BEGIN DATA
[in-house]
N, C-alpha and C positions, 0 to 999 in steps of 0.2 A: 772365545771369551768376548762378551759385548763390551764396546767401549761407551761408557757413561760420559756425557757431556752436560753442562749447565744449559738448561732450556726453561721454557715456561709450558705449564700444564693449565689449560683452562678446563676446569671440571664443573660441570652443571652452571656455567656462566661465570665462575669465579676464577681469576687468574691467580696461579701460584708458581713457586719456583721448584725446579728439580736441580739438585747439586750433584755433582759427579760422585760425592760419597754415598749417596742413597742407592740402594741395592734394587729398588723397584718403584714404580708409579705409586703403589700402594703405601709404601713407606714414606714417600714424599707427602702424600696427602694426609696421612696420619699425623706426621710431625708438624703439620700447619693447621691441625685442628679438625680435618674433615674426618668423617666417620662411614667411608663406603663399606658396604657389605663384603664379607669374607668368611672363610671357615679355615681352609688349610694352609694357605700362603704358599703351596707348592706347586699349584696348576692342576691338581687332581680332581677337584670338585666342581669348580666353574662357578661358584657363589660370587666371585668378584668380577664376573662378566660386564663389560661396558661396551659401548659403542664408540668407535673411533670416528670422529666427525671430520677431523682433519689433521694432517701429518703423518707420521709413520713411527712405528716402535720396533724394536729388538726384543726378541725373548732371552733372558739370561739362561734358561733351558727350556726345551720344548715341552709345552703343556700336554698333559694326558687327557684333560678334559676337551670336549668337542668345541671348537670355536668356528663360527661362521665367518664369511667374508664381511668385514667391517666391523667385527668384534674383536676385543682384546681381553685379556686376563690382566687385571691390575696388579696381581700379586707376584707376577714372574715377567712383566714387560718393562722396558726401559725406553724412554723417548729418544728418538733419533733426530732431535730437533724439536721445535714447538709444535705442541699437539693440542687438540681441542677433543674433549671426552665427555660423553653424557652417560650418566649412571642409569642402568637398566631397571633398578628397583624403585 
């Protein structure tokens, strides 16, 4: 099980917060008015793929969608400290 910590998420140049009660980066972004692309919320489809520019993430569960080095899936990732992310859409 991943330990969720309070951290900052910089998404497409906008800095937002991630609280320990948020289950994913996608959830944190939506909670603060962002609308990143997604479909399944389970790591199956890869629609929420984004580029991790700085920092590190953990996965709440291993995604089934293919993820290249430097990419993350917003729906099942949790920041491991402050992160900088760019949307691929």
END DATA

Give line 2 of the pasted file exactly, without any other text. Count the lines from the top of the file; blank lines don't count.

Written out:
N, C-alpha and C positions, 0 to 999 in steps of 0.2 A: 772365545771369551768376548762378551759385548763390551764396546767401549761407551761408557757413561760420559756425557757431556752436560753442562749447565744449559738448561732450556726453561721454557715456561709450558705449564700444564693449565689449560683452562678446563676446569671440571664443573660441570652443571652452571656455567656462566661465570665462575669465579676464577681469576687468574691467580696461579701460584708458581713457586719456583721448584725446579728439580736441580739438585747439586750433584755433582759427579760422585760425592760419597754415598749417596742413597742407592740402594741395592734394587729398588723397584718403584714404580708409579705409586703403589700402594703405601709404601713407606714414606714417600714424599707427602702424600696427602694426609696421612696420619699425623706426621710431625708438624703439620700447619693447621691441625685442628679438625680435618674433615674426618668423617666417620662411614667411608663406603663399606658396604657389605663384603664379607669374607668368611672363610671357615679355615681352609688349610694352609694357605700362603704358599703351596707348592706347586699349584696348576692342576691338581687332581680332581677337584670338585666342581669348580666353574662357578661358584657363589660370587666371585668378584668380577664376573662378566660386564663389560661396558661396551659401548659403542664408540668407535673411533670416528670422529666427525671430520677431523682433519689433521694432517701429518703423518707420521709413520713411527712405528716402535720396533724394536729388538726384543726378541725373548732371552733372558739370561739362561734358561733351558727350556726345551720344548715341552709345552703343556700336554698333559694326558687327557684333560678334559676337551670336549668337542668345541671348537670355536668356528663360527661362521665367518664369511667374508664381511668385514667391517666391523667385527668384534674383536676385543682384546681381553685379556686376563690382566687385571691390575696388579696381581700379586707376584707376577714372574715377567712383566714387560718393562722396558726401559725406553724412554723417548729418544728418538733419533733426530732431535730437533724439536721445535714447538709444535705442541699437539693440542687438540681441542677433543674433549671426552665427555660423553653424557652417560650418566649412571642409569642402568637398566631397571633398578628397583624403585 